Amazon: Bargain Music Anchored to Echo?
The boombox isn't coming back
Find your customers wherever they are. Engage with them on the platform, channel or device of their choice. That's the new marketing mantra, surely? So it's counter-intuitive that Amazon would launch a discount music service tied to an immobile object.
Well, not literally immobile, of course. Pick up a nearly two pound, nine inch tall Echo speaker and yes, you can move it from place to place. But that's not the mobile revolution as we know it. According to Recode, however, Amazon is planning to launch a discount music streaming service—$4 or $5 per month—which will deliver online playback via the Echo speaker only. It will also, the report says, launch a more conventional service, available across devices, for around $10 per month; much the same price consumers pay for Spotify, Napster, etc.
Listeners would love to pay less for unlimited music, but surely not at the price of being tied to a weighty speaker. The boom box isn't coming back any time soon. What's more, it's worth noting the disanalogies with the Kindle eco-system. For one thing—and most obviously in this context—Kindle downloads are available on smartphones, and not just on Amazon's Kindle device. But Amazon derives Kindle revenues above all from book sales. There's no reason to suppose that a music streaming service will drive music sales to the same extent (it will be possible to download paid tracks for offline playback).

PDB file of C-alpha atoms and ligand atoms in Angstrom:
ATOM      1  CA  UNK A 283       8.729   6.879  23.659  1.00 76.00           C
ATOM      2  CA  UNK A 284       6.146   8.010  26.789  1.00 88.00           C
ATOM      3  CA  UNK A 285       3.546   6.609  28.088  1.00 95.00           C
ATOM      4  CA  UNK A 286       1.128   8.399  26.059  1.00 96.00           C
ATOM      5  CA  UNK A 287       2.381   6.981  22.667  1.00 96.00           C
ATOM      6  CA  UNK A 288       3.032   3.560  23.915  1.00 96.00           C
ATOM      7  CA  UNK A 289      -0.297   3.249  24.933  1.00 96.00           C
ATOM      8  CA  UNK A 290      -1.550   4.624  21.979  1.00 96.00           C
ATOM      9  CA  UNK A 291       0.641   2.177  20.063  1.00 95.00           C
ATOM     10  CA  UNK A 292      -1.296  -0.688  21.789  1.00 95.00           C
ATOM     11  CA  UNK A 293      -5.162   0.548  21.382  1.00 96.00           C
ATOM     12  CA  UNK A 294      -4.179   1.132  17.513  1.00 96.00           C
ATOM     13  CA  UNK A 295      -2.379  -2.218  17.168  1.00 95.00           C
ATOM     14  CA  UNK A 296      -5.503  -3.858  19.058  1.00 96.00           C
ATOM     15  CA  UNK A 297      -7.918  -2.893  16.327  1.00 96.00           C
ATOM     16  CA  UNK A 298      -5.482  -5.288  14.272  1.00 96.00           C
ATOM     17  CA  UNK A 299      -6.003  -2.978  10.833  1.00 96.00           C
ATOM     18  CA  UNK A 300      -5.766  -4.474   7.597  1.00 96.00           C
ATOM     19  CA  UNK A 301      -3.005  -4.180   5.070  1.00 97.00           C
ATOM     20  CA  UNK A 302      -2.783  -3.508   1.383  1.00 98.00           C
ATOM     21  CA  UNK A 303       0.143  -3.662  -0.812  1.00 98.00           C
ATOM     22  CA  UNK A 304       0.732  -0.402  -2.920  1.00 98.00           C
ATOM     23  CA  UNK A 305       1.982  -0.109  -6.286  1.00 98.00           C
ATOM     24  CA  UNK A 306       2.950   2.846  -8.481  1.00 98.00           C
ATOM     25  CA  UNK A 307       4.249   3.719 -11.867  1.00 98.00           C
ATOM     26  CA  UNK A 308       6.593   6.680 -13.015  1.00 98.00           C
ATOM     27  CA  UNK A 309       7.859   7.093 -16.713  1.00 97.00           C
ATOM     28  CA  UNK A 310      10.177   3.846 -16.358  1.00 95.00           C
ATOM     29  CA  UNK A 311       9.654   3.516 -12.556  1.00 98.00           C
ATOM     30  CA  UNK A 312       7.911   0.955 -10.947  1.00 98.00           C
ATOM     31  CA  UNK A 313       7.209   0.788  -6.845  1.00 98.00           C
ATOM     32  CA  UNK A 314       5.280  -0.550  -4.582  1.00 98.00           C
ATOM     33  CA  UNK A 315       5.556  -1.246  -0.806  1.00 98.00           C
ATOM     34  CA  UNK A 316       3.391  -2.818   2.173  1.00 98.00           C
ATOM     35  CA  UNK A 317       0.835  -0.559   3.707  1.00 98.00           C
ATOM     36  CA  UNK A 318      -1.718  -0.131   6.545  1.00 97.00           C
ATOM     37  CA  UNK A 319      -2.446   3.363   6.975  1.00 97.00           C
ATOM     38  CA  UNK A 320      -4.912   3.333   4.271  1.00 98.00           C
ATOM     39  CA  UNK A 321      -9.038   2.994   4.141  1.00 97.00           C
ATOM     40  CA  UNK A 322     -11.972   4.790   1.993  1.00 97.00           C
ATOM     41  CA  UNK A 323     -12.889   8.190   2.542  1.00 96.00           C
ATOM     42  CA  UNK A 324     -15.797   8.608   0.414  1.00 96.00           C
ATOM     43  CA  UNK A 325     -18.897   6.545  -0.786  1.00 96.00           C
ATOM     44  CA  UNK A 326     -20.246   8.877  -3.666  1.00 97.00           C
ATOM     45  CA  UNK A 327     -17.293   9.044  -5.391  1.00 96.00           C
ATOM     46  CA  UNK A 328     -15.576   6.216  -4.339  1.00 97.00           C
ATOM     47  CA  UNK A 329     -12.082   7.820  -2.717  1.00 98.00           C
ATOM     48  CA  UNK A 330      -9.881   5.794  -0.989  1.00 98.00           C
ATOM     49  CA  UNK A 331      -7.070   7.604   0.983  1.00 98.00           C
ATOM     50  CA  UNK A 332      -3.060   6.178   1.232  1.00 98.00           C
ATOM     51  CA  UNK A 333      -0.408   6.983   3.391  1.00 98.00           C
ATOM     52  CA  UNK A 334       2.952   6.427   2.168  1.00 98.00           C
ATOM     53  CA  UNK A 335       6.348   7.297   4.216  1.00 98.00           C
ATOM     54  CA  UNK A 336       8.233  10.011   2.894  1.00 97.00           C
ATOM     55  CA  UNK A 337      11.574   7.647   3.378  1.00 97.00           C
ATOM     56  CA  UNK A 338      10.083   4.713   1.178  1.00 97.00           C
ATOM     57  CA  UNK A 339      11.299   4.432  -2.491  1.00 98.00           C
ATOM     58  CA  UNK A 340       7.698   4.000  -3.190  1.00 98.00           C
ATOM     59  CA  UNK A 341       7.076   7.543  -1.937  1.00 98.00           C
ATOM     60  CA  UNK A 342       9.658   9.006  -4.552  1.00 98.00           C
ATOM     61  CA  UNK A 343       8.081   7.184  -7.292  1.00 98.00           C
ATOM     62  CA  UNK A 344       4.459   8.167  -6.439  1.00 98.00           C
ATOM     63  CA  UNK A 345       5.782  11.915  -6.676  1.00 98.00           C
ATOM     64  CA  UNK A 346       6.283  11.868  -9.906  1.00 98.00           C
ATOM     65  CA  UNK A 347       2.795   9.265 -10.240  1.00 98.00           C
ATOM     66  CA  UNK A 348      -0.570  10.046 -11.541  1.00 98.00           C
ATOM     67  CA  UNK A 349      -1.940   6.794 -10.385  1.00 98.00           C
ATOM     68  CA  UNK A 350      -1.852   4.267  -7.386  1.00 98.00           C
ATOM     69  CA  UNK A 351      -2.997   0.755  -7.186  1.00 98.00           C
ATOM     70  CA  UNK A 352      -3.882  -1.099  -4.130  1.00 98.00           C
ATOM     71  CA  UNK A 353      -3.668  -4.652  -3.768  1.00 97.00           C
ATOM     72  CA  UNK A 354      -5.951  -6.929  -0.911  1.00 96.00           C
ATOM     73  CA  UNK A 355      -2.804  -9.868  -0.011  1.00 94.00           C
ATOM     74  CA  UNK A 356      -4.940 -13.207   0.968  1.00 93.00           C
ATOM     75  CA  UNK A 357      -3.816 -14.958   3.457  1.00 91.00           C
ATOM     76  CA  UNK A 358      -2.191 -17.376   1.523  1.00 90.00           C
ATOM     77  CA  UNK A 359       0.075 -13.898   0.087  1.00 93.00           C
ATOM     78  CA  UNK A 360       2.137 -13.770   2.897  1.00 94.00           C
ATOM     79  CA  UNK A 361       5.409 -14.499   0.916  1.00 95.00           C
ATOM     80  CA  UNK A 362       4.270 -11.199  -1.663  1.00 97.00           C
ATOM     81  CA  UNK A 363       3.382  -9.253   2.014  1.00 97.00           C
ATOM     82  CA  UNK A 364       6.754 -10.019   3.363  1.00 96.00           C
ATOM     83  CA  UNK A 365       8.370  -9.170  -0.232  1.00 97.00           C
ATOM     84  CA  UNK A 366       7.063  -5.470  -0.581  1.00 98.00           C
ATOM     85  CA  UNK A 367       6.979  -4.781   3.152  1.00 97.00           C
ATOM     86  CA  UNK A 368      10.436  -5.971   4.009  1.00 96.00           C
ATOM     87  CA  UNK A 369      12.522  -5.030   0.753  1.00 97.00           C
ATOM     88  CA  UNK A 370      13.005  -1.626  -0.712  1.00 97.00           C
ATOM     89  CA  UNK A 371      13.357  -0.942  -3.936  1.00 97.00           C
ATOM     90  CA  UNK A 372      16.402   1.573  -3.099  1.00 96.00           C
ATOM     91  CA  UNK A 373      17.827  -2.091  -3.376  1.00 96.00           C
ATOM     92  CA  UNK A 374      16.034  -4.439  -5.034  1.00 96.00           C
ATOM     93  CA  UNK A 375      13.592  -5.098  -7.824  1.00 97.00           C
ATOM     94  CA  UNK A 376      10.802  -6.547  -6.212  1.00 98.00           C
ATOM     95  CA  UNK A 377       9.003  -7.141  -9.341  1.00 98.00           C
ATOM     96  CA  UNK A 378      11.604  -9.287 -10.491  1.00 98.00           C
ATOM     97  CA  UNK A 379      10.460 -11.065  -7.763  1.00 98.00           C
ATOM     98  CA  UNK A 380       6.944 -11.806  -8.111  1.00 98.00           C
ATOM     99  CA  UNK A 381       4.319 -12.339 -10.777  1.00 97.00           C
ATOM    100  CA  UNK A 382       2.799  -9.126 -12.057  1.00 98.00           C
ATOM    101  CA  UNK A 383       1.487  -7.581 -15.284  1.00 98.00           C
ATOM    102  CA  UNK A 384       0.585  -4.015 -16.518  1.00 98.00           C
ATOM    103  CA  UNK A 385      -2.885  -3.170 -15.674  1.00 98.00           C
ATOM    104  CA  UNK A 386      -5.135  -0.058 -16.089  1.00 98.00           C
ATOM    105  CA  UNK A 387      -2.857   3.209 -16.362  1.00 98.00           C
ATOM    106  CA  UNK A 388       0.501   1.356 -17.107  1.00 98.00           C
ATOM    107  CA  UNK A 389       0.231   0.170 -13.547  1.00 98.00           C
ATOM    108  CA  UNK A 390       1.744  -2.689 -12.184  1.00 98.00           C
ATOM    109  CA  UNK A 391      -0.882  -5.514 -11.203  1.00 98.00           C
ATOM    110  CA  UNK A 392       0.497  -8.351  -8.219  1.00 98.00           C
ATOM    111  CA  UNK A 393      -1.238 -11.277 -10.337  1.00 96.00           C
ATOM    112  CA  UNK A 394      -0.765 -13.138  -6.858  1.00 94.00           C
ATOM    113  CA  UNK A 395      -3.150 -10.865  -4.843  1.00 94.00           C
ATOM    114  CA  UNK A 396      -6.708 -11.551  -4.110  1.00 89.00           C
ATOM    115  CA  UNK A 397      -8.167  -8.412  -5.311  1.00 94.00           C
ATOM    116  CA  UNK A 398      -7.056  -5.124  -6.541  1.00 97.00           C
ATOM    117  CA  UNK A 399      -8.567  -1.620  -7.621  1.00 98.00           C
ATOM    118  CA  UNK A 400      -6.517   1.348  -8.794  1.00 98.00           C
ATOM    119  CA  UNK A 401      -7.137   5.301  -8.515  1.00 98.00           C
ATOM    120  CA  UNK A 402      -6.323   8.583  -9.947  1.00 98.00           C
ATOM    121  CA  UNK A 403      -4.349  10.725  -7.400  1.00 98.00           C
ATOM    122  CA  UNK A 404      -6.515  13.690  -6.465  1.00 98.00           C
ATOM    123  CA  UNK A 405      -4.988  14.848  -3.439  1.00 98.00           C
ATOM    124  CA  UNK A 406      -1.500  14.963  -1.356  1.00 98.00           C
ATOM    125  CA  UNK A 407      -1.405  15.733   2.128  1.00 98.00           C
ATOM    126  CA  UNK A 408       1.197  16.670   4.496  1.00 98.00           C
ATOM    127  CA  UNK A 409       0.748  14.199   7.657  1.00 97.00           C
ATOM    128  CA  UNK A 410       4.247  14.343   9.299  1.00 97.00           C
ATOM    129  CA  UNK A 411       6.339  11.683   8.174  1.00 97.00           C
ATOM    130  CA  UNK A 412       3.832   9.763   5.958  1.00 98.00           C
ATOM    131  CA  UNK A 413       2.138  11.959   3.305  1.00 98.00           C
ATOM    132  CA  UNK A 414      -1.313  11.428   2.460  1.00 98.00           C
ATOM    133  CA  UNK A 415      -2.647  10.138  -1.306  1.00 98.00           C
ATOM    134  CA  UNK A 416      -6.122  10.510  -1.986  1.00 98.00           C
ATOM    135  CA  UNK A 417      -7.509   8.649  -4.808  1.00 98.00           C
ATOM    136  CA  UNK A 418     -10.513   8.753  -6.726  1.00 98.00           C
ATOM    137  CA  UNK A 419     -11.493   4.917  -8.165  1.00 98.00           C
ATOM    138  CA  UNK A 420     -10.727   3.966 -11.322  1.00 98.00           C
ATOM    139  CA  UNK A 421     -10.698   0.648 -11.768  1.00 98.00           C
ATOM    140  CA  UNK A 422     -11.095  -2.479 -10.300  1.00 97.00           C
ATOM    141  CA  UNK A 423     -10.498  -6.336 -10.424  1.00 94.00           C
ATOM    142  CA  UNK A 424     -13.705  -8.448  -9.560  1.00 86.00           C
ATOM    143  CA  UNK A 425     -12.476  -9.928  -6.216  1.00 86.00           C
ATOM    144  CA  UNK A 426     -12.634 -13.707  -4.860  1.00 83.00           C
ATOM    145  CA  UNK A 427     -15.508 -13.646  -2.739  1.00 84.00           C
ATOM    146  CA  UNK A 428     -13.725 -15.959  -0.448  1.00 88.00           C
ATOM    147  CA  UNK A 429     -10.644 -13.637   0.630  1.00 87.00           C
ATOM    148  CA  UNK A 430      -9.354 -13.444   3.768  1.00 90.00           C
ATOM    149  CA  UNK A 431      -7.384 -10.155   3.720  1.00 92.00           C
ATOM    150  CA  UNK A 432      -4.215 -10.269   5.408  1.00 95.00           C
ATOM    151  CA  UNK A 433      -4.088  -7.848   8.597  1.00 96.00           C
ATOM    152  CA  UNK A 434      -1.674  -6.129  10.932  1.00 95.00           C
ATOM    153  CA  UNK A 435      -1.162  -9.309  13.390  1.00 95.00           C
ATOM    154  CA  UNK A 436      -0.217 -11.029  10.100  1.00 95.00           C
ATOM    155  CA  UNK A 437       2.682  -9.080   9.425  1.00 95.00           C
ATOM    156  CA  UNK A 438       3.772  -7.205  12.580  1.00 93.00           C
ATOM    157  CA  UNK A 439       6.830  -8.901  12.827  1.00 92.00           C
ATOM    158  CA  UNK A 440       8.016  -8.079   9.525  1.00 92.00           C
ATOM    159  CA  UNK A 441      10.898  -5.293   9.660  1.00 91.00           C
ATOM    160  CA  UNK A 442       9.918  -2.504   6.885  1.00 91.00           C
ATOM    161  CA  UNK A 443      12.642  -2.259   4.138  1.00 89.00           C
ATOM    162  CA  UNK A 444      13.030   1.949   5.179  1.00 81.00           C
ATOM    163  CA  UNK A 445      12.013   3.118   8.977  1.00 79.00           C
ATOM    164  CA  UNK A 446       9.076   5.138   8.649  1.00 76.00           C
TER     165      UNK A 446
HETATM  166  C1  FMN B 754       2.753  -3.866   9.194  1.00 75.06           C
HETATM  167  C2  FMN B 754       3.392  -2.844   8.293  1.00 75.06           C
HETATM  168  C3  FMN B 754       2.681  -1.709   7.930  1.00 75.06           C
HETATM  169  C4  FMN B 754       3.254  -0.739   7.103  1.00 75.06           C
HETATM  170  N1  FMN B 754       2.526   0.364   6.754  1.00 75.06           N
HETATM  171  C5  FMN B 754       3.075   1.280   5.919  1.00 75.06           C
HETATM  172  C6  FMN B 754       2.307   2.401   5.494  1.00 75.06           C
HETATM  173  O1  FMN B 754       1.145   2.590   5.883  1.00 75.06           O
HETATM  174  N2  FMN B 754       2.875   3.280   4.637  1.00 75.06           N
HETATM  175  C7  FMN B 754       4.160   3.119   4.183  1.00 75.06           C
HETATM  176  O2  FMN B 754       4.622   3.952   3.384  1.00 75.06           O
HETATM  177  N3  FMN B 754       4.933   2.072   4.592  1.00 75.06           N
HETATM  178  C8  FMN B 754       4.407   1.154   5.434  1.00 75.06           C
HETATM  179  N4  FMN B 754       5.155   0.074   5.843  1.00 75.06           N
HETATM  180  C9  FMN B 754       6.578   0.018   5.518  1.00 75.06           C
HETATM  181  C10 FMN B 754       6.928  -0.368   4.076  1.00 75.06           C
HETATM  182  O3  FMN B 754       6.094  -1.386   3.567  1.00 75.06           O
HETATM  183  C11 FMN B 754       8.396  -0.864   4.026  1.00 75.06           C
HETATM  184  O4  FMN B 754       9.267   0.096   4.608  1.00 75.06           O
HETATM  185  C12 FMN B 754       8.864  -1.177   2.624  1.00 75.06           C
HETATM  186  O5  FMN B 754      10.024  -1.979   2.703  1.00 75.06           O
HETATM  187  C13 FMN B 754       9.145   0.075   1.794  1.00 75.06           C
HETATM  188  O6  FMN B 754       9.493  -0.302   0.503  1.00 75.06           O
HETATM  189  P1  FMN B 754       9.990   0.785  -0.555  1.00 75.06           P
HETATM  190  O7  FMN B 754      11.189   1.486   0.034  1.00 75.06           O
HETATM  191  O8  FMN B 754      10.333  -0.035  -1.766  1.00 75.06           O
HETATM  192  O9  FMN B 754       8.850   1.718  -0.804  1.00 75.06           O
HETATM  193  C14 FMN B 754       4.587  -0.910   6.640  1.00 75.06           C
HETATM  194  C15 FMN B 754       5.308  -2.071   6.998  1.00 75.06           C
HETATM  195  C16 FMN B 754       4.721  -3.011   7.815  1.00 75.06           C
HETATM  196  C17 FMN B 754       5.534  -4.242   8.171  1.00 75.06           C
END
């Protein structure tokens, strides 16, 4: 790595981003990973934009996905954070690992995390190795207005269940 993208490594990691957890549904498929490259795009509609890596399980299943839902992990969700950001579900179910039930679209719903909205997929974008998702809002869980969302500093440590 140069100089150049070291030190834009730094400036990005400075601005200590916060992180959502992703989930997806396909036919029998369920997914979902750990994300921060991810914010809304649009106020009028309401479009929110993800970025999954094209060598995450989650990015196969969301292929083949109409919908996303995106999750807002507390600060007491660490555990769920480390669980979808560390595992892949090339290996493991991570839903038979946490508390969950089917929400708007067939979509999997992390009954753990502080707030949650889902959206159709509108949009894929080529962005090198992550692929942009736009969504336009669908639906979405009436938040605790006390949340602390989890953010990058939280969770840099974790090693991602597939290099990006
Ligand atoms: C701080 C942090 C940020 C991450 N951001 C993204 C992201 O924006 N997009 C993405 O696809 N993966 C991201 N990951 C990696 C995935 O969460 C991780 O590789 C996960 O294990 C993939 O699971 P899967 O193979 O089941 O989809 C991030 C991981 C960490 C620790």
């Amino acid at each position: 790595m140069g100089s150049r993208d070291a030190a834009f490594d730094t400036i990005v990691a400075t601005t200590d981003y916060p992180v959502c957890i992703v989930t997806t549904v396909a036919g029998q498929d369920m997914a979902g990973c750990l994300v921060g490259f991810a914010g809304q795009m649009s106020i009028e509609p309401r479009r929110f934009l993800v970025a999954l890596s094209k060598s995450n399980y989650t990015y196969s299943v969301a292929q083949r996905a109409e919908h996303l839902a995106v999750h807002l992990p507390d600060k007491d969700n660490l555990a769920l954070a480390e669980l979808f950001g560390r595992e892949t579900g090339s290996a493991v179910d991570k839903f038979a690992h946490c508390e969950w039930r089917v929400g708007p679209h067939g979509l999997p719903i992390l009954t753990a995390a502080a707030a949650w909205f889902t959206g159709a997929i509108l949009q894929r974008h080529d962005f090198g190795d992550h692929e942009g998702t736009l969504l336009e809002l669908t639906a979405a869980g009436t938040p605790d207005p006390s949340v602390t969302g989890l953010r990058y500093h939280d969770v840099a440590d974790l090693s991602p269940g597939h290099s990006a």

Not crystal clear, then, what Amazon's strategy is here, assuming the reporting is accurate. Especially as people aren't about to sit still for digital content.